A short history of Leonard Cohen and jazz

In 1979, Leonard Cohen returned to the folk acoustic sounds of his earlier album with Recent Songs, which he co-produced with Henry Lewy and was released on Columbia.

The album succeeded Death of a Ladies’ Man. Released two years earlier and produced by Phil Spector, Death of a Ladies’ Man had been trashed by the critics who reputed it as an overproduced, inappropriate and chaotic mess, which completely clashed with Cohen’s downbeat nature. The odd coupling of Cohen and Spector had apparently worked well together during the month-long song-writing session but once they got to the recording studio, the paranoia of the creator of the “wall of sound” took over.


Recent Songs was to represent a new beginning for Cohen, a return to his folk acoustic style. It was also noted by critics for its jazz and gypsy folk influences, and was warmly received. The jazz influence on Cohen’s music is not coincidental. In fact, it can be seen as an organic part of his wish to start over and as originating from the early part of his music career.

Cohen became acquainted with New York City’s Beat Generation as a Columbia University post-graduate in the late-50’s. In 1957, he attended an event at the Village during which Jack Kerouac read to improvised piano music.


This event encouraged Cohen to do more performance work and over the next few years, he read and improvised poetry to jazz music. One of his most frequent collaborators was Maury Kaye, a jazz pianist and bandleader with whom he frequently played at a venue called Dunn’s Birdland in Montreal, Canada.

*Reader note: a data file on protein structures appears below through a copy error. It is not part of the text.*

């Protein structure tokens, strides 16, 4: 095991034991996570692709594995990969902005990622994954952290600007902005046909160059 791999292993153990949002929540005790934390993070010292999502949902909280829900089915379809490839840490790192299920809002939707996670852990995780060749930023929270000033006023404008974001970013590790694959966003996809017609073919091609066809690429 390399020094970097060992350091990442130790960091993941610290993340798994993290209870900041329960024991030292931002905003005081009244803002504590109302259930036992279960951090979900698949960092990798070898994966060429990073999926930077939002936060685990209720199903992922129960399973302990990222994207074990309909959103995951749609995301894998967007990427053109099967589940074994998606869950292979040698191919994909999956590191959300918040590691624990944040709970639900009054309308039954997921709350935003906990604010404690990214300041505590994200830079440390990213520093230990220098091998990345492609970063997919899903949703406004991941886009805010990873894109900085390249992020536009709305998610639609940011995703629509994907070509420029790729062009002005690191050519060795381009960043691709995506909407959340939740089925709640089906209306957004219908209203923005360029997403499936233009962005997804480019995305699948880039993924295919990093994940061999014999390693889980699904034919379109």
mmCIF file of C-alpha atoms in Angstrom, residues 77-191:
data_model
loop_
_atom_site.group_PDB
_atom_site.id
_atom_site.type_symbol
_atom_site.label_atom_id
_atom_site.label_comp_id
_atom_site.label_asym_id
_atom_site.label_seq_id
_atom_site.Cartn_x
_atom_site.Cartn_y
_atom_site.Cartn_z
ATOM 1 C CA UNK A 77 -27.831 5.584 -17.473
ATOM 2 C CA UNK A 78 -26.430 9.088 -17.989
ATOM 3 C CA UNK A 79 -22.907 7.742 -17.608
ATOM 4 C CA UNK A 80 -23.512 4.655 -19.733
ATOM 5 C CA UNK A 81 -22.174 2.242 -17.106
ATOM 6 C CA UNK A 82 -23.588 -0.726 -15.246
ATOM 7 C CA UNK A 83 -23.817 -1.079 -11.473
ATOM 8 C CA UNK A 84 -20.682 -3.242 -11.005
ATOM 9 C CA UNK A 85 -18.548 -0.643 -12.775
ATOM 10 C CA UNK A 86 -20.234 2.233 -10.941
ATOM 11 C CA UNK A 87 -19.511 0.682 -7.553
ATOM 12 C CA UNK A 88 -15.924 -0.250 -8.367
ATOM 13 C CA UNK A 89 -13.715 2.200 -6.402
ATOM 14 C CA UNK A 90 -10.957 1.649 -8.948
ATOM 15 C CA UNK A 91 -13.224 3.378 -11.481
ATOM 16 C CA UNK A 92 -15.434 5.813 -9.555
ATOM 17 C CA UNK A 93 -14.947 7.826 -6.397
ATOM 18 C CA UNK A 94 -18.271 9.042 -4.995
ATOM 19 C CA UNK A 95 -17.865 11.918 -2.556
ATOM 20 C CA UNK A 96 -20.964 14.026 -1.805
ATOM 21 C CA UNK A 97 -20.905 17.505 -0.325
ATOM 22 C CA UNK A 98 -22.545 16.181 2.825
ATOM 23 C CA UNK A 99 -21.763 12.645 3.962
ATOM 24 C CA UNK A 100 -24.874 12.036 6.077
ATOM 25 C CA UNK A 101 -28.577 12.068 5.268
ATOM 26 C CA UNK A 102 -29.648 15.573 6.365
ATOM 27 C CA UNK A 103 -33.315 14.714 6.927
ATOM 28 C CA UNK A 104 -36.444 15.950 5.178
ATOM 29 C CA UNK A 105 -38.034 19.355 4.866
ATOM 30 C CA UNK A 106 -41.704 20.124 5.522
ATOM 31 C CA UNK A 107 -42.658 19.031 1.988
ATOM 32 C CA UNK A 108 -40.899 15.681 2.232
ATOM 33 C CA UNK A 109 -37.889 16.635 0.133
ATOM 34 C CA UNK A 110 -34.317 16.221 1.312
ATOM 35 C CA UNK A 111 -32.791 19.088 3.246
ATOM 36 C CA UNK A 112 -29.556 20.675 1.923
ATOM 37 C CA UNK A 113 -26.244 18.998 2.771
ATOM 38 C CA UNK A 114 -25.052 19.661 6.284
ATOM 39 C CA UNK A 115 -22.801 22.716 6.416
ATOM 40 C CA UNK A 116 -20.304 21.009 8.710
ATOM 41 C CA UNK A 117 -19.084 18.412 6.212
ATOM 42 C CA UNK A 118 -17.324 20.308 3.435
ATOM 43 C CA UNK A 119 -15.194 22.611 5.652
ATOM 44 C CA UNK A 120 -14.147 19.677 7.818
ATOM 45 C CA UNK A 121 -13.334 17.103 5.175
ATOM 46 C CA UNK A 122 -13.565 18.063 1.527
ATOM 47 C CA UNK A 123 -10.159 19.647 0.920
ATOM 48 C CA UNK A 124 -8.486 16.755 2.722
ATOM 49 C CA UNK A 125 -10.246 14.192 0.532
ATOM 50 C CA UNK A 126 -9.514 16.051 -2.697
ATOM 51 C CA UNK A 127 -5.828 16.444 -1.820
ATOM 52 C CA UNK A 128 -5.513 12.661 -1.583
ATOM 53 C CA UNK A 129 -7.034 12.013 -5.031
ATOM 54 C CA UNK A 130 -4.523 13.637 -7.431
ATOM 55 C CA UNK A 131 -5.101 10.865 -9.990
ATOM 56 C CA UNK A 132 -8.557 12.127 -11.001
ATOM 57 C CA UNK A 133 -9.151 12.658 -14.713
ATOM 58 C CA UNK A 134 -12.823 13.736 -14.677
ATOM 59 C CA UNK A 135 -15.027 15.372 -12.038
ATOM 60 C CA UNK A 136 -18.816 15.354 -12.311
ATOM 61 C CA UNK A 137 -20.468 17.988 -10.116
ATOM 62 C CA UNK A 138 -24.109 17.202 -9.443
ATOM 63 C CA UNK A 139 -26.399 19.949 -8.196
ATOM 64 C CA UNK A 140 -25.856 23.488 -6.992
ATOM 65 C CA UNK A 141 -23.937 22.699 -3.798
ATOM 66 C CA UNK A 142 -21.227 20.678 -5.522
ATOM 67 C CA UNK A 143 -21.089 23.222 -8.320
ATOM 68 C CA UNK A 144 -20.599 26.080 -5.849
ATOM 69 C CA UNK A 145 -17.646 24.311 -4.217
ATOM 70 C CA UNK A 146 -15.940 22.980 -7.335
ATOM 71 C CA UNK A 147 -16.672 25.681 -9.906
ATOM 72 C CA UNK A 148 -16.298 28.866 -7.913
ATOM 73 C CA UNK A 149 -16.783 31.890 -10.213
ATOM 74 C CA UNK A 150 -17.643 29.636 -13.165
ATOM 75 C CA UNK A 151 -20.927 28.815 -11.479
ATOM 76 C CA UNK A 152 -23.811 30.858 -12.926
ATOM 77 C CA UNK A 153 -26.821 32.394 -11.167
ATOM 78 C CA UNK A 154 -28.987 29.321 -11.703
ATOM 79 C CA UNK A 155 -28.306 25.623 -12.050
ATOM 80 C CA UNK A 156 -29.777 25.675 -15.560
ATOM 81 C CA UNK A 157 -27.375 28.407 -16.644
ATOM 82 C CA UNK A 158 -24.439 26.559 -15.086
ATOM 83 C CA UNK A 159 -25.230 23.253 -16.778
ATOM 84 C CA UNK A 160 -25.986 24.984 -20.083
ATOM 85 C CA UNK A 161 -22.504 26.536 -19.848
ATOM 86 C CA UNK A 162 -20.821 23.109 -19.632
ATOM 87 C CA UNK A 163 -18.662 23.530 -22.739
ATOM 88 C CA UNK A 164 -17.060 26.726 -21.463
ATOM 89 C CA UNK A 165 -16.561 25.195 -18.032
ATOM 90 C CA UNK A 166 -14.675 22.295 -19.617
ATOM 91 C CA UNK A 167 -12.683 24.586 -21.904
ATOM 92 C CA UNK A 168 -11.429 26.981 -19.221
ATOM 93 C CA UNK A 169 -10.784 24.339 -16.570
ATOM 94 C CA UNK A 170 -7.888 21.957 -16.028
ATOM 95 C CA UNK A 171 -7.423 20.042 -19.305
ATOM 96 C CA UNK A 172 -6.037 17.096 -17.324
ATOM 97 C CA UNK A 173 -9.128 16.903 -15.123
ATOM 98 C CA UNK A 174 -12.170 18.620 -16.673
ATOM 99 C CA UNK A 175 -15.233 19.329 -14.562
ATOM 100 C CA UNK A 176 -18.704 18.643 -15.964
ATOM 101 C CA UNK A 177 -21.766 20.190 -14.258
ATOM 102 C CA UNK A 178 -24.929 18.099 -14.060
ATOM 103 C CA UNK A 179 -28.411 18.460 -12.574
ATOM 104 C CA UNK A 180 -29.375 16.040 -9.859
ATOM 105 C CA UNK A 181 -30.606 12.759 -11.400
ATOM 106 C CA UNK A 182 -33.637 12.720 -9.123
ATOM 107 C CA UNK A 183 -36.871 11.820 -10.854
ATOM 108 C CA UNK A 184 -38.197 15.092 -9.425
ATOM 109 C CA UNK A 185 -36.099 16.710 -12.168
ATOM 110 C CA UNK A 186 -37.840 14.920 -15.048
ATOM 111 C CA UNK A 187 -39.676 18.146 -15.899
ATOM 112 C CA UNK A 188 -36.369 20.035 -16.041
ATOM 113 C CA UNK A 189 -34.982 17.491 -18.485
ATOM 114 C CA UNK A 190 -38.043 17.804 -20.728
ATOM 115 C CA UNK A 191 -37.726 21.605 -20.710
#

The origins of his career as a recording music artist reveals jazz influence as well. His first album, the age-defining Songs of Leonard Cohen (1967), found him actively collaborating with jazz bassist Willie Ruff. The intimate sound of the album, even with the introduction of orchestration during recording, was maintained as a result of the intimate setting in which the music was first composed. Elements of this sound would be insisted upon, or expanded upon, in Cohen’s following albums.

When the Spector experimentation of Death of a Ladies’ Man failed, it was time for Cohen to look back at the things that had shaped his beginnings in music. As a result, on top of less obvious jazz influences being present and scattered all over Recent Songs, tracks like “Came So Far For Beauty” and the Sinatraesque “The Smokey Night,” may represent Cohen at his most “jazzy.”

This is a part of his musical sensibilities that really comes to the fore on this album arguably more than others but also a side that he would return to frequently over the course of his career.

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